Like two disparate but equally intuitive solo musicians doing a special duets recording, Obie-winning writer-performers David Cale and Dael Orlandersmith create a kind of theatrical concept album in the Long Wharf world preem of “The Blue Album.” While the concept sometimes drifts and individual “cuts” vary in strength and weight, the end result has a haunting power that lingers in the mind.
At first the two sensibilities seem too iconoclastic to compliment each other. Cale is a gay, bald, wiry Brit whose emotions and loopy humor rest lightly on his body — which seems to be in the shape of a perpetual question mark. Orlandersmith is a centered, strong African-American woman, able both to convey and conceal on her own terms. Her body punctuation is a solid period.
But as they present their vignettes — sometimes riffing solo, sometimes with the other as a supporting character — you also feel what connects them. They find common ground in their poetic lyricism, their humor and their shared love of lost souls, estranged outsiders and vulnerable loners beaten down by racism, homophobia and marginalization. They show in subtle and profound ways that music can sometimes — but sometimes not — get them through the night, allowing escape from the neighborhoods, their fears and their lives.
The work is as if each artist thumbed through the other’s record collection, finding music references, snatches of song and lyrical moments that inspired in each other a series of characters, moments and moods. Sometimes these scenes are fully formed, often playing with gender and race; other times they’re just little downloads from life’s iPod, offering more attitude than narrative in this nonlinear work.
The show gets off to an uneven start, however, with a less-than-stellar story about Cale working in the ’70s at a London record store, where he is drawn to the boldness of a flamboyant gay man named Trevor with a penchant for the music of Liza, Barbra and Shirley Bassey. The piece, which Cale performs with a little too much nervous energy, lacks the sharpness, wit and nuance that later scenes provide.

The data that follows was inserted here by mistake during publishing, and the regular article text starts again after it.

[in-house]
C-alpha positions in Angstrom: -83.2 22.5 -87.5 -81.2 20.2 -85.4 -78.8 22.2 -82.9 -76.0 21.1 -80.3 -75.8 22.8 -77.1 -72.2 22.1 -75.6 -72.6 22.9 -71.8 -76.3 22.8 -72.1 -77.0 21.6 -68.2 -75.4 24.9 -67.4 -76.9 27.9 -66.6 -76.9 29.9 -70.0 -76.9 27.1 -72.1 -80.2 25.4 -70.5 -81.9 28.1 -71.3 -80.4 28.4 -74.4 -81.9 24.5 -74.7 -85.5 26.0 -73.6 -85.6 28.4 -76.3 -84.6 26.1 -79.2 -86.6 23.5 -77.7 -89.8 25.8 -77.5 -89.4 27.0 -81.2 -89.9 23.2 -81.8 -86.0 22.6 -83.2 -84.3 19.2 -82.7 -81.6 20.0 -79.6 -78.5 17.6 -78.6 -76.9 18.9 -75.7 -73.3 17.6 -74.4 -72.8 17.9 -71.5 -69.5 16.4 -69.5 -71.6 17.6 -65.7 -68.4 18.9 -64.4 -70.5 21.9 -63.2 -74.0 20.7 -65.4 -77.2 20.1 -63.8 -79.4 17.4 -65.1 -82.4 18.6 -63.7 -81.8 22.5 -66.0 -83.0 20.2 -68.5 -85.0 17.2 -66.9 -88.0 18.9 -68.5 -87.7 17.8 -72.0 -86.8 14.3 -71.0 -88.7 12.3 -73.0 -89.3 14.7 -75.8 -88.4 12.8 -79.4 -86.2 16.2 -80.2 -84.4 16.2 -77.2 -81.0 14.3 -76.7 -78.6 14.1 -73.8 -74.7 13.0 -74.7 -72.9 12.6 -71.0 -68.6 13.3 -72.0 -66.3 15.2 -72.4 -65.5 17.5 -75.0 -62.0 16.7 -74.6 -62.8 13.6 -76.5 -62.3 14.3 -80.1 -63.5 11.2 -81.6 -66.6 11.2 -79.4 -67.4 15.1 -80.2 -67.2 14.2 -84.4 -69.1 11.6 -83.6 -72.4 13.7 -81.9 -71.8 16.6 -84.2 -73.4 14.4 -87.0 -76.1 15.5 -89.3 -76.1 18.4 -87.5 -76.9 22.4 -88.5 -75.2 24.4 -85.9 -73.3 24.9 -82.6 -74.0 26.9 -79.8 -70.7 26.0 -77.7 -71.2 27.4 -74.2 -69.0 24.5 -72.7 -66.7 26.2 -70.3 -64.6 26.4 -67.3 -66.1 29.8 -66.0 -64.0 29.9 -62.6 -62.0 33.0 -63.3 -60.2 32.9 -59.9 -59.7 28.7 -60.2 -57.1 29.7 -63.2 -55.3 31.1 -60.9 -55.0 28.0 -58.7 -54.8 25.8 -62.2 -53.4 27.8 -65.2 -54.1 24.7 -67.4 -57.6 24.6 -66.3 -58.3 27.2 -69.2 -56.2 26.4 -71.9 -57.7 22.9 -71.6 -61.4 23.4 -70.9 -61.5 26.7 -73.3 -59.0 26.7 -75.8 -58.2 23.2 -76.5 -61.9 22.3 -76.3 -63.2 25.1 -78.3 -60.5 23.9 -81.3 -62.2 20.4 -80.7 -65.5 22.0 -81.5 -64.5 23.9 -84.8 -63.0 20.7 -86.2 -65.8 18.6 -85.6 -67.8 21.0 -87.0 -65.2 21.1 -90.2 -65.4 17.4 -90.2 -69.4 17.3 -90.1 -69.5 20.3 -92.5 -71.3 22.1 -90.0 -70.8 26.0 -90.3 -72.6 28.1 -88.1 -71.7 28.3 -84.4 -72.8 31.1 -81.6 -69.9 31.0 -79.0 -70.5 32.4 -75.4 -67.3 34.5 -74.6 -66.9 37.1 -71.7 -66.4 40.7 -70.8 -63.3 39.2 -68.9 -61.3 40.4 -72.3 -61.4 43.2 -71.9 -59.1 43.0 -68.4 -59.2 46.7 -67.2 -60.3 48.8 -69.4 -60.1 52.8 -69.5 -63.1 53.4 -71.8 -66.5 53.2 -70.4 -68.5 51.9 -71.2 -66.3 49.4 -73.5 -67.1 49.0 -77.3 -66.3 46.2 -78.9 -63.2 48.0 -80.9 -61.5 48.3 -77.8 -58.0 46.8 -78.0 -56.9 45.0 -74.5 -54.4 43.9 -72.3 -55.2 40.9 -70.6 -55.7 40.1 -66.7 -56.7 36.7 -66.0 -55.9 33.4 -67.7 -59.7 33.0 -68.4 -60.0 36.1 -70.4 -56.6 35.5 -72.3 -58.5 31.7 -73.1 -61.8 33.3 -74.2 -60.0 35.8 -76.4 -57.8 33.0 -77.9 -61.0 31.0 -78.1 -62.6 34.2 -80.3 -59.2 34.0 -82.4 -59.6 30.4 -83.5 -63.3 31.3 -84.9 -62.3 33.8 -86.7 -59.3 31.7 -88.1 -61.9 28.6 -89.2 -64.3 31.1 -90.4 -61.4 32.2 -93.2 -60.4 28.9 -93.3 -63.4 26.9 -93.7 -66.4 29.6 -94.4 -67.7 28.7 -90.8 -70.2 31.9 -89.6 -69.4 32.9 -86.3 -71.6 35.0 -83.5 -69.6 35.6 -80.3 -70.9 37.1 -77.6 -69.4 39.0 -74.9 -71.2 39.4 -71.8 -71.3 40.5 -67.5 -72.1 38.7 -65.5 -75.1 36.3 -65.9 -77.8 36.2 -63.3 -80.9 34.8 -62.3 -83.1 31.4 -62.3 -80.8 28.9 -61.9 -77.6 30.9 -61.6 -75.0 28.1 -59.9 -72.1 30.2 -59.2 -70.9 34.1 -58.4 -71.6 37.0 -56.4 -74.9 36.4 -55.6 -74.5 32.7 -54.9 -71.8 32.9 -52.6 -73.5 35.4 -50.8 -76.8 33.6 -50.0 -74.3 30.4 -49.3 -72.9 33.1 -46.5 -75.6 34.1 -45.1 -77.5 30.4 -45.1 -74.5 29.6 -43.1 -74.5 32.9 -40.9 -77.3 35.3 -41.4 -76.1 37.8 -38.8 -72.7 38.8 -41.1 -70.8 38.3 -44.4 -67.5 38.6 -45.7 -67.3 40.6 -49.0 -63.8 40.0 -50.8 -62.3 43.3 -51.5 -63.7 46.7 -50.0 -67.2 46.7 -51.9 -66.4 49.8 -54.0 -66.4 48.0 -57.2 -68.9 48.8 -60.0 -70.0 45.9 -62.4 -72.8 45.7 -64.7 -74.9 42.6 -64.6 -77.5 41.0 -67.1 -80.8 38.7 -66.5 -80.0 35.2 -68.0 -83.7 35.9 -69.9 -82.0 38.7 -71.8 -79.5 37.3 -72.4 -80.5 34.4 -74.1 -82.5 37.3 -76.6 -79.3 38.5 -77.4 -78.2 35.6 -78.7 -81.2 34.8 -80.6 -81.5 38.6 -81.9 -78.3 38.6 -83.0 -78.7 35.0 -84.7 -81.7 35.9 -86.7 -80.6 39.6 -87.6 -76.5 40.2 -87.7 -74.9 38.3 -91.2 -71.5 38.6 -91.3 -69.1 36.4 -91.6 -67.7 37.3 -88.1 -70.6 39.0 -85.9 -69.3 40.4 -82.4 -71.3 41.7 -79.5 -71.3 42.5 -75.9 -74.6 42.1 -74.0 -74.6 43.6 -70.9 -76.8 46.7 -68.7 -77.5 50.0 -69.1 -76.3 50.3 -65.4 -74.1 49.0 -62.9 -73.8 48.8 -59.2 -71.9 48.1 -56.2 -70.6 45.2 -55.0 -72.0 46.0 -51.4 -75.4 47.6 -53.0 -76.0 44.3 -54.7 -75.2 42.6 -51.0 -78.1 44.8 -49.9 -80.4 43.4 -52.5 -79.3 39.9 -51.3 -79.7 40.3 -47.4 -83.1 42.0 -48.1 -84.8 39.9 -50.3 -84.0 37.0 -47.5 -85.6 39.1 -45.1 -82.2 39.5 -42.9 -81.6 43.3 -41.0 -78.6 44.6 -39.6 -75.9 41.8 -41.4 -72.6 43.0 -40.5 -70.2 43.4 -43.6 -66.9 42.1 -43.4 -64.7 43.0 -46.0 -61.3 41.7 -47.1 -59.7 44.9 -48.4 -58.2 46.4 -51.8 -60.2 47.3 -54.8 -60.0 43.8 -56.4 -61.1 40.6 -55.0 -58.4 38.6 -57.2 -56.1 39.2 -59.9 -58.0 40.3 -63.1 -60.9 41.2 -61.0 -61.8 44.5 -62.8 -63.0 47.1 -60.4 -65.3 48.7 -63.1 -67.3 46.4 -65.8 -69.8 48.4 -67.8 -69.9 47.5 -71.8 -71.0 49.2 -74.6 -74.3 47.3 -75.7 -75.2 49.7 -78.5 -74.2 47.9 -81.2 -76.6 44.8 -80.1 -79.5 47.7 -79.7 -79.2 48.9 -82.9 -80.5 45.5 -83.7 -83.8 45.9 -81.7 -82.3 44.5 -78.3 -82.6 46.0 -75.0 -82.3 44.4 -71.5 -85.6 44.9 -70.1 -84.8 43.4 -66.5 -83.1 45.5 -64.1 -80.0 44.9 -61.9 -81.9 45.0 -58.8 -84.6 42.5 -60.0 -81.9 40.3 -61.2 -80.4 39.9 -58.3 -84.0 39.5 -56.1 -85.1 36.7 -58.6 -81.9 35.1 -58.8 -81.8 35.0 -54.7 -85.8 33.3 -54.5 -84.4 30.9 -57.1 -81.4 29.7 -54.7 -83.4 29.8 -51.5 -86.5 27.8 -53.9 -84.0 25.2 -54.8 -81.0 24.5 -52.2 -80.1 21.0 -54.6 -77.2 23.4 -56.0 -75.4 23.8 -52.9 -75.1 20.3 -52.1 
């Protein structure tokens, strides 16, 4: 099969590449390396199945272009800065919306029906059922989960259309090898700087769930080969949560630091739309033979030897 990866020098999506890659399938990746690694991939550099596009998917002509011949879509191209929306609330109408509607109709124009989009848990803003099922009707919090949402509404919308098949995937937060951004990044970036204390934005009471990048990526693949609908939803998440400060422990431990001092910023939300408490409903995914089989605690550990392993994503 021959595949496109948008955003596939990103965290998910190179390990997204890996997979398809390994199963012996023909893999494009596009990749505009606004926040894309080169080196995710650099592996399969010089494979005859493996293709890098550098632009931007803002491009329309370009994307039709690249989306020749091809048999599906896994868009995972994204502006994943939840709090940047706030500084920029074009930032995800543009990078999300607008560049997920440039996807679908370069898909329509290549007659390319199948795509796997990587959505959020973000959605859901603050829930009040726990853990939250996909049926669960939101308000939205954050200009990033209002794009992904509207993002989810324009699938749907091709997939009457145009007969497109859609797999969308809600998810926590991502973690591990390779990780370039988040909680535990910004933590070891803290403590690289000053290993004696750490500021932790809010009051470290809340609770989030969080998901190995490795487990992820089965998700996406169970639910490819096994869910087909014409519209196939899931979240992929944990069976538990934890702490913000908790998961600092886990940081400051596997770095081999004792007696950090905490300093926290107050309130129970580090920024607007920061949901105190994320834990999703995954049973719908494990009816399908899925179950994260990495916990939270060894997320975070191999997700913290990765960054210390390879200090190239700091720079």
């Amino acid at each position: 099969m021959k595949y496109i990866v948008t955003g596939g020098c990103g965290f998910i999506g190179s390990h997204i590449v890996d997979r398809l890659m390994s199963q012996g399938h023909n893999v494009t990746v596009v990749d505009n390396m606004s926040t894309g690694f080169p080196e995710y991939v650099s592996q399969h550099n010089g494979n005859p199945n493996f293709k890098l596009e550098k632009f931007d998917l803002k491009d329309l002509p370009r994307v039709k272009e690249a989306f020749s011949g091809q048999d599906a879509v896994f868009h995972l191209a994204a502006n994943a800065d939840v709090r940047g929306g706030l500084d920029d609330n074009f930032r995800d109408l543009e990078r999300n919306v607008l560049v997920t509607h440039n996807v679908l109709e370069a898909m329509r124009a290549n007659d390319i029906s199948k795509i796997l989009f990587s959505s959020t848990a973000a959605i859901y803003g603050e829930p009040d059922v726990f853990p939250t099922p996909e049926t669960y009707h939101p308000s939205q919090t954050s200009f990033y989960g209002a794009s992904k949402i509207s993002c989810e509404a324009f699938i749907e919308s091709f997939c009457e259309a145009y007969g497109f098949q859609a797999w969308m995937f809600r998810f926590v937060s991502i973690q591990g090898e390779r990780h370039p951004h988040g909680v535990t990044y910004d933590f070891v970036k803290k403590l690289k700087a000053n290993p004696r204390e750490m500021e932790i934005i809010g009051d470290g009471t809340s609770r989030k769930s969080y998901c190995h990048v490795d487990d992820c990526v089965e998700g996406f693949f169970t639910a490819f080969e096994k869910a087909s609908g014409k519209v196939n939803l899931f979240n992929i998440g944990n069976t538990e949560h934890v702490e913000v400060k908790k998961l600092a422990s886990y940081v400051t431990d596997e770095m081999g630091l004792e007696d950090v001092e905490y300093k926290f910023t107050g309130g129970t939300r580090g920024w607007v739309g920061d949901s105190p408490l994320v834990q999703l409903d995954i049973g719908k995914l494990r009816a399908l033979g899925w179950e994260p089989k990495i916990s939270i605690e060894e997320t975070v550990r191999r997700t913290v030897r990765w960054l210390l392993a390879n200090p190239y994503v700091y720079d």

But the show soon finds its groove.
“You tell me, where do I put alla this love?” asks country boy Willis when he finds that Dolly Parton’s songs of love just ain’t enough. A black R&B backup singer named Ruth is wounded when another black woman calls her act a minstrel show. A man explains that he is incapable of singing. A lonely woman (Cale) has a surprising affair with a sweet lug of a man (Orlandersmith).
In the best segments, an elderly Polish man recalls his encounter with Billie Holiday, with Orlandersmith playing both parts, while in another, Cale plays a man who has a similar brush with greatness on the beach with Judy Garland.
Neil Patel creates a spare blue set that resembles an anonymous hotel corridor filled with mysterious doors, art repros on walls and corners to nowhere, all lit with cool distance by Jennifer Tipton. At first, it may seem a strange (not to mention narrow) playing space, but as the work proceeds, the impersonal space becomes the perfect setting for these drifting characters, one of whom sings (as if for all of them): “You’re living in the world like it was somebody else’s house/But it’s not somebody else’s house/It’s yours.”
Cale is most adept in the singing department, with the mournful yet engaging voice he displayed in “Floyd and Clea Under the Western Sky” last year Off Broadway. This time out John Gromada provides the appealing songs.
One longs for Cale and Orlandersmith to play opposite each other as characters of equal weight and not just act as support for each other’s turns. But like a savvy record producer who knows just how much to finesse from the booth, helmer Gordon Edelstein helps give theatrical shape to the piece and provide a safe haven for the artists. With continued work by the duo, “The Blue Album” could find a home on the pair’s home turf in Gotham.